Teachers, CEA leaders, and staff testified yesterday before the Connecticut General Assembly’s Black and Puerto Rican Caucus on issues critical to teachers this legislative session. These issues included school climate, classroom safety, the persistent shortage of ethnic minority educators, and funding for public schools.
CEA members and staff, including CEA Research and Policy Development Specialist Orlando Rodriguez, CEA Vice President Tom Nicholas, Westport educator Faith Sweeney, community organizer Shamare Holmes Bridgeport teacher Tiffany Ladson-Lang, and Stratford teacher Kristen Record shared CEA priorities with the legislature’s Black and Puerto Rican Caucus yesterday.
“It is vitally important that members of the caucus hear from teachers and get a clearer understanding of what’s happening every day in our schools,” says CEA Director of Government Relations Ray Rossomando. “Teachers came from every corner of the state and stayed late into the evening, on a school night, to testify before their elected officials about what matters most to their students, their profession, and the communities where they teach. That has an impact.” Read more
Many Connecticut children are losing out on learning time when disruptive behavior from another student continually interrupts the school day. Problematic student behavior is a major problem in our schools, but many legislators aren’t aware of what’s happening in your classroom. They need to hear your stories.
On Friday, February 22, the legislature’s Education Committee will be holding a public hearing on legislation that protects students and teachers from dangerous situations in the classroom, and provides support and services for students who act out. Legislators need to hear from you!
Click here to submit written testimony now.
You can submit your story under your own name, or anonymously.
If you are interested in testifying and sharing your story in person with the Education Committee on February 22, please contact email@example.com.
There’s a crisis of disrupted learning not just in Connecticut, but across the U.S., and the Oregon Education Association today released a report on the conditions students and educators are facing in schools.
Some Oregon teachers talked to a local news station about the disruptions they face daily.
Teachers in Connecticut experience many of these same situations, but legislators are unaware of the severity and pervasiveness of the problem.
Share your own story (anonymously if you so choose) to make legislators aware of the need for action to make classrooms safe for all students and teachers.
To arrange for a teacher-legislator get-together in your district, contact your local association president and CEA’s Chris Donovan or Robyn Kaplan-Cho.
January 9 marked the inauguration of a new governor and the beginning of the 2019 session of the Connecticut General Assembly. It’s likely to be a busy session with many issues for legislators to tackle over these next months.
CEA will be working closely with newly elected and appointed officials on legislation critical to you and your profession.
Subscribe to BlogCEA for updates and CEA Action Alerts on key CEA priorities this session. Read more
A standing-room only crowd of nearly 500 people gathered this morning at Eastern Connecticut State University, eager to help shape the future of their state.
Governor-elect Ned Lamont addresses the nearly 500 people gathered for a policy summit at Eastern Connecticut State University today.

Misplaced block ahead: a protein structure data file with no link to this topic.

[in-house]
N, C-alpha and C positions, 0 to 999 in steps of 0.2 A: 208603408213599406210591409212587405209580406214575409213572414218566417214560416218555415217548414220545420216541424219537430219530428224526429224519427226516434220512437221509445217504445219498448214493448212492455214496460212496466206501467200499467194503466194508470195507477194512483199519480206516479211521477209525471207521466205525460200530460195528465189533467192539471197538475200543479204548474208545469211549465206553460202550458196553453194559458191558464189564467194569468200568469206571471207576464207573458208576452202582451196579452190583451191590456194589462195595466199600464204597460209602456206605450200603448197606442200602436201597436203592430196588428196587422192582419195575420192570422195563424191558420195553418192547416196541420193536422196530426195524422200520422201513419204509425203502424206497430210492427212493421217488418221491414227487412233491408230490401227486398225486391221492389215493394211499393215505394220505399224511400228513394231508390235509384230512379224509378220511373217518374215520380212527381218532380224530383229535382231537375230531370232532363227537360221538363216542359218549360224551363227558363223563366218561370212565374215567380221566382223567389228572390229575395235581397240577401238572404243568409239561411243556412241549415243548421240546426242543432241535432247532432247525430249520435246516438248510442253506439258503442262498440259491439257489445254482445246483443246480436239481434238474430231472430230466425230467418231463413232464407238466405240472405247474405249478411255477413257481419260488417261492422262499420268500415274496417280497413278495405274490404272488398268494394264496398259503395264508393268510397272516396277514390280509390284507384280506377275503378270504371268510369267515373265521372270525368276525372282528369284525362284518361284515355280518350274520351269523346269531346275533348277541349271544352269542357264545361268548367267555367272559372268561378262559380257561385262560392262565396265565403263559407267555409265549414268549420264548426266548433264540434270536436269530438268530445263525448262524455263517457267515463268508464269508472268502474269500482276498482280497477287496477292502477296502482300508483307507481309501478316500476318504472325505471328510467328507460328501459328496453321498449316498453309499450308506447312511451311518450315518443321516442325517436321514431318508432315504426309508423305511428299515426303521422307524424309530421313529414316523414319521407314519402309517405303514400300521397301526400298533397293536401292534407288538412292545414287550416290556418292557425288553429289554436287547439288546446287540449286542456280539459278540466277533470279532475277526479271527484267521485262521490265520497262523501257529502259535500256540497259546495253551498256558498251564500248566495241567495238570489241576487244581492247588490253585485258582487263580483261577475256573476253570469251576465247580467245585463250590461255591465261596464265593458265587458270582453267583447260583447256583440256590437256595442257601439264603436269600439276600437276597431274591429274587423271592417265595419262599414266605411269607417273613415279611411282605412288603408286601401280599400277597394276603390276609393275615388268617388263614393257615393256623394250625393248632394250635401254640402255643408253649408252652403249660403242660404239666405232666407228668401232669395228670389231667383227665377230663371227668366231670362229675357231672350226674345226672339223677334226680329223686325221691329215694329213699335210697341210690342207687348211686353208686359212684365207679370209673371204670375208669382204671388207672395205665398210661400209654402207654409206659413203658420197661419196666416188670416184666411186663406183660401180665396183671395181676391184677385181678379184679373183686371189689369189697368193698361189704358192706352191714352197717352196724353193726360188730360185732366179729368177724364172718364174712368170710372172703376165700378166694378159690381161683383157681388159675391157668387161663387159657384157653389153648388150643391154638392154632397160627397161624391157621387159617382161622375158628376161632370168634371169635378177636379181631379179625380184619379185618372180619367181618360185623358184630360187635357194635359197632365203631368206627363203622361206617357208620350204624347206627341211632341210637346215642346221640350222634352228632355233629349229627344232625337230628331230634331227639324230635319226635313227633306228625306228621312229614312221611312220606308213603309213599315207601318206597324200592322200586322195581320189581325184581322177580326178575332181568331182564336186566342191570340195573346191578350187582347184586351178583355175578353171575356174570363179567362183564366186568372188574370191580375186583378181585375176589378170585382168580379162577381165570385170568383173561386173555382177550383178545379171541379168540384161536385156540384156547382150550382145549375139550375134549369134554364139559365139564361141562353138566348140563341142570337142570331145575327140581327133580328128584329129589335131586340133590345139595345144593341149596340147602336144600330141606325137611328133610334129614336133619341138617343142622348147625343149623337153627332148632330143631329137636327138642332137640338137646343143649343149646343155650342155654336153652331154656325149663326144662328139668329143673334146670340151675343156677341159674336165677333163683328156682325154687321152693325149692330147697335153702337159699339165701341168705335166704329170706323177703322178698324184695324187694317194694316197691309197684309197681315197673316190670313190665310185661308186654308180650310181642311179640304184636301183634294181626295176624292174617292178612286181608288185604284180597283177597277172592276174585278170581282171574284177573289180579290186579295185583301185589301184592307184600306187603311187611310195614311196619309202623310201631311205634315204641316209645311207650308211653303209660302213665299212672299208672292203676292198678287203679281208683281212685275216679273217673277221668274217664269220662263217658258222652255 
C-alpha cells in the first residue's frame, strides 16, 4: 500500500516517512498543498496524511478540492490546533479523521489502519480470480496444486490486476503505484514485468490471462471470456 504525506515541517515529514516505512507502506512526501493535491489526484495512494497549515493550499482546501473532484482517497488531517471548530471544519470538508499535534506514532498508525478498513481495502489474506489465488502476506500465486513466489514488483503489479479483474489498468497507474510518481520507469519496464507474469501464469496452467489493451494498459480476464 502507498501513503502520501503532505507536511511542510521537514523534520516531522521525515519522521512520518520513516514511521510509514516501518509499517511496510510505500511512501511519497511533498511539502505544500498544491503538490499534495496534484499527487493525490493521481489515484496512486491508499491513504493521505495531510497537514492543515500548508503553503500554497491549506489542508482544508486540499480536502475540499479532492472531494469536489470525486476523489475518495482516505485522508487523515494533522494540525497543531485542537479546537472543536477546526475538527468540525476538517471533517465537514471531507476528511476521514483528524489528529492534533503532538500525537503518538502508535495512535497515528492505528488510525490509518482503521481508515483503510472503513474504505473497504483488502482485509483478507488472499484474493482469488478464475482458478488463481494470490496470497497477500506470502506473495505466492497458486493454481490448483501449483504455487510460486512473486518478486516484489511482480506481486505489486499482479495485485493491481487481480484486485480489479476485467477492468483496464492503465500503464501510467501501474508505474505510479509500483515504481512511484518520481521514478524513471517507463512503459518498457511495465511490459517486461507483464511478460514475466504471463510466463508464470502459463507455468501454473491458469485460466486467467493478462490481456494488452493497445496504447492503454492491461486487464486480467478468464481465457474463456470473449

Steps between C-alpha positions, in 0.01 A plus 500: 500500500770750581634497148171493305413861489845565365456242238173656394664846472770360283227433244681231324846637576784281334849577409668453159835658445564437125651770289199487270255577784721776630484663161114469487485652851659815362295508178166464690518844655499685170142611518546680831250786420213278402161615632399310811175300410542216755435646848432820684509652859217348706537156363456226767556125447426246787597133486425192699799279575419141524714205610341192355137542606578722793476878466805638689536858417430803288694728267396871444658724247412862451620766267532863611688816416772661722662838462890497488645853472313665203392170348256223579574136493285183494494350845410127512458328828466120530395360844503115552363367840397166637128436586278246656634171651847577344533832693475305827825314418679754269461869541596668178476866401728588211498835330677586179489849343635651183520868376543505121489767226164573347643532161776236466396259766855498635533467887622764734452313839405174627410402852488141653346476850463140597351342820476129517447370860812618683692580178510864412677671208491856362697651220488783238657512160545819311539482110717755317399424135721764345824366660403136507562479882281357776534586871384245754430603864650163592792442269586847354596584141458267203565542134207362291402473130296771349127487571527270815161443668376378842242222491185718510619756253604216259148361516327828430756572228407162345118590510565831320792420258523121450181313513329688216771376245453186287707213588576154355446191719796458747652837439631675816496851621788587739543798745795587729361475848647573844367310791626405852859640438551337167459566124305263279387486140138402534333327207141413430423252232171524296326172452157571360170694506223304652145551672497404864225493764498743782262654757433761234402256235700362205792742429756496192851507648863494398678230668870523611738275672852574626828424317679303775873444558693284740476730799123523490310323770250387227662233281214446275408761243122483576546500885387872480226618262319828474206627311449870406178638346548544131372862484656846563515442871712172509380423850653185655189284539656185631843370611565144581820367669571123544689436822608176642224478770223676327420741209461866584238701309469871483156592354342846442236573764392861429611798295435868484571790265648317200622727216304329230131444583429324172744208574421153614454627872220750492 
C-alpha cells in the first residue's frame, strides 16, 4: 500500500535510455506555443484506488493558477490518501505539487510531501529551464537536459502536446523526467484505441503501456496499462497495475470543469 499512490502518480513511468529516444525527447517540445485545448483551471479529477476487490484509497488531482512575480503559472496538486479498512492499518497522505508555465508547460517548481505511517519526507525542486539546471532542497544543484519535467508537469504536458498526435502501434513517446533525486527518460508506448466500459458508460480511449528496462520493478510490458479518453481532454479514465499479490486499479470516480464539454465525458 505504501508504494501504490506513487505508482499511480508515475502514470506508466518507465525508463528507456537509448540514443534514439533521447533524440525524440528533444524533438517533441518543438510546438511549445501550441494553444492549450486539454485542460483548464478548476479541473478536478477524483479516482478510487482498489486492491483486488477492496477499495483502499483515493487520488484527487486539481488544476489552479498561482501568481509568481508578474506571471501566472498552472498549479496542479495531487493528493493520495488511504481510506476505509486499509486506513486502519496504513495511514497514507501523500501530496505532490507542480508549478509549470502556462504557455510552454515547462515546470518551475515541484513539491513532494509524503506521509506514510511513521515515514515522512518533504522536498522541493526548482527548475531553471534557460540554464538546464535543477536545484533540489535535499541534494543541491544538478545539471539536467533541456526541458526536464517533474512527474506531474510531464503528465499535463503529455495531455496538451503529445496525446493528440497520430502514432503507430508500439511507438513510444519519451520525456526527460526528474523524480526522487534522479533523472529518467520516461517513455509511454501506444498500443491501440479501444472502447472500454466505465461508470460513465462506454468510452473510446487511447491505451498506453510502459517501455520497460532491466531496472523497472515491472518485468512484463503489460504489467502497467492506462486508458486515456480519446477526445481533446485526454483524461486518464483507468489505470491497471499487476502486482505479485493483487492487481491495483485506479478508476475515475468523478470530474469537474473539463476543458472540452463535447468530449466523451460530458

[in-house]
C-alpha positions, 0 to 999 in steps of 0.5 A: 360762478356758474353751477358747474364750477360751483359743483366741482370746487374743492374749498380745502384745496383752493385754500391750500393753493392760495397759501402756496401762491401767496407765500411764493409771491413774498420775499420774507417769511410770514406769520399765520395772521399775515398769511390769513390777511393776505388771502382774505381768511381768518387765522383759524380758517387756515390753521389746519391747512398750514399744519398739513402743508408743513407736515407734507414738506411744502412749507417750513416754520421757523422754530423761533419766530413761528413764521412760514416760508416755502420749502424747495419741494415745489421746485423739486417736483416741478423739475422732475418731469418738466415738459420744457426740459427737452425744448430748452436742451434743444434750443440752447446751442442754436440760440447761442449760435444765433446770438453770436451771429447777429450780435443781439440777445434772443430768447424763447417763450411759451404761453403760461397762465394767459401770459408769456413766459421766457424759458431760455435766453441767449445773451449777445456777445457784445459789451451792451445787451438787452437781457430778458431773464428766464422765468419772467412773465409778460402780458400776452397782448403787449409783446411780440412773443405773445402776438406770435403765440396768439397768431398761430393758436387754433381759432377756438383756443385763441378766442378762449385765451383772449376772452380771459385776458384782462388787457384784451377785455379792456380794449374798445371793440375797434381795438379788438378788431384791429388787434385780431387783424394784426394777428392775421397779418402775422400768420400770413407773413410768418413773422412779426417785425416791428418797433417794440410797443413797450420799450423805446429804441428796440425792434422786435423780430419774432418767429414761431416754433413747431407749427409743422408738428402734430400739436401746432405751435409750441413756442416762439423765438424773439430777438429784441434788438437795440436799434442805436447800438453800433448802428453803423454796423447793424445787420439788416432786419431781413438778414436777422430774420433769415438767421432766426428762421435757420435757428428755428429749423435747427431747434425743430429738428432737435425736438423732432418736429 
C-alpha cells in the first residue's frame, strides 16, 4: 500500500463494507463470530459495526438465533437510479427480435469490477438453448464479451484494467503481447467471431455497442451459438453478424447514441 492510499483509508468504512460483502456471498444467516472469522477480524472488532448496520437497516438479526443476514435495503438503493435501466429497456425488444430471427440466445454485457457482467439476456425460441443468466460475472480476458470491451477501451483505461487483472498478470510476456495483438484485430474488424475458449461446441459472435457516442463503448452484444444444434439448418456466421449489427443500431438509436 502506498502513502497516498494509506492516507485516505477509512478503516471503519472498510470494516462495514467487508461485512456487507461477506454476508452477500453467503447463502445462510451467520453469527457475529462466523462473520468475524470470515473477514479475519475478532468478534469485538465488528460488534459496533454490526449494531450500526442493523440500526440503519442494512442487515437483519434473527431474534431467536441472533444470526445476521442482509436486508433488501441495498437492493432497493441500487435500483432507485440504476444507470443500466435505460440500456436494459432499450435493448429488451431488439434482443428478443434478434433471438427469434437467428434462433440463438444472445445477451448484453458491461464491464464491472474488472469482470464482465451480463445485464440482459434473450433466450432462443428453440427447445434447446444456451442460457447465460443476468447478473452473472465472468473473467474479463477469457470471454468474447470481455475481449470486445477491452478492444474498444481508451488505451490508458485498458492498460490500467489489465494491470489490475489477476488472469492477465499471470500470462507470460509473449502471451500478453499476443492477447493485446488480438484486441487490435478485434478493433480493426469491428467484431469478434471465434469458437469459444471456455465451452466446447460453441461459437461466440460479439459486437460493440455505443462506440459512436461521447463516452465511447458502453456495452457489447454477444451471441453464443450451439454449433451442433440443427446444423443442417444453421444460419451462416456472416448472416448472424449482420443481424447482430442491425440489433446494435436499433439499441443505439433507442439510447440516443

“Look at this crowd. You believe in the state of Connecticut,” Governor-elect Ned Lamont told the people assembled, many of whom are serving on 15 transition policy committees for his administration, which met for the first time today.
As it decides what recommendations to make toward putting Connecticut’s pension funds on more secure footing, the state’s Pension Sustainability Commission today heard from State Treasurer Denise Nappier about the history of funding for the teachers’ retirement fund, the largest pension fund overseen by the treasury.
State Treasurer Denise Nappier and staff for the Office of the State Treasurer presented to the state’s Pension Sustainability Commission today.
“We must ensure the sustainability of the fund so that it can provide the retirement benefits we have promised to our retired and current teachers,” Nappier said. “They deserve no less.” Read more
“This history teacher is making history,” 2016 National Teacher of the Year Jahana Hayes told her supporters at a victory celebration in Waterbury last night. “I am honored to be your next congresswoman.”
Five months after announcing her candidacy, former Waterbury teacher Jahana Hayes won her bid for Connecticut’s Fifth Congressional District seat—defeating opponent Manny Santos by a margin of 148,000 to 116,000 votes. She will be the first African American woman to represent Connecticut in Congress.
“Your vote is your voice, and you used your vote and you used your voice to vote for me,” Hayes said, thanking supporters. “We need somebody in Congress who is us, who understands us, who understands what we’re going through.” Read more
When Connecticut voters in 23 towns head out to vote tomorrow they’ll find some electoral races missing from the front side of their ballot. That’s because the large number of state and national elections taking place tomorrow has caused some towns to print a two-sided ballot.
Make sure your voice is heard in every race, and flip your ballot.
Want to see what the ballot in your town will look like tomorrow?
Not sure where to go to vote?
Polls will be open 6 a.m. until 8 p.m. tomorrow. If you still need to register to vote, you can do so by going to your town hall tomorrow.
And if you’re still deciding who to vote for, check out where the candidates stand on education issues at cea.org/reportcard.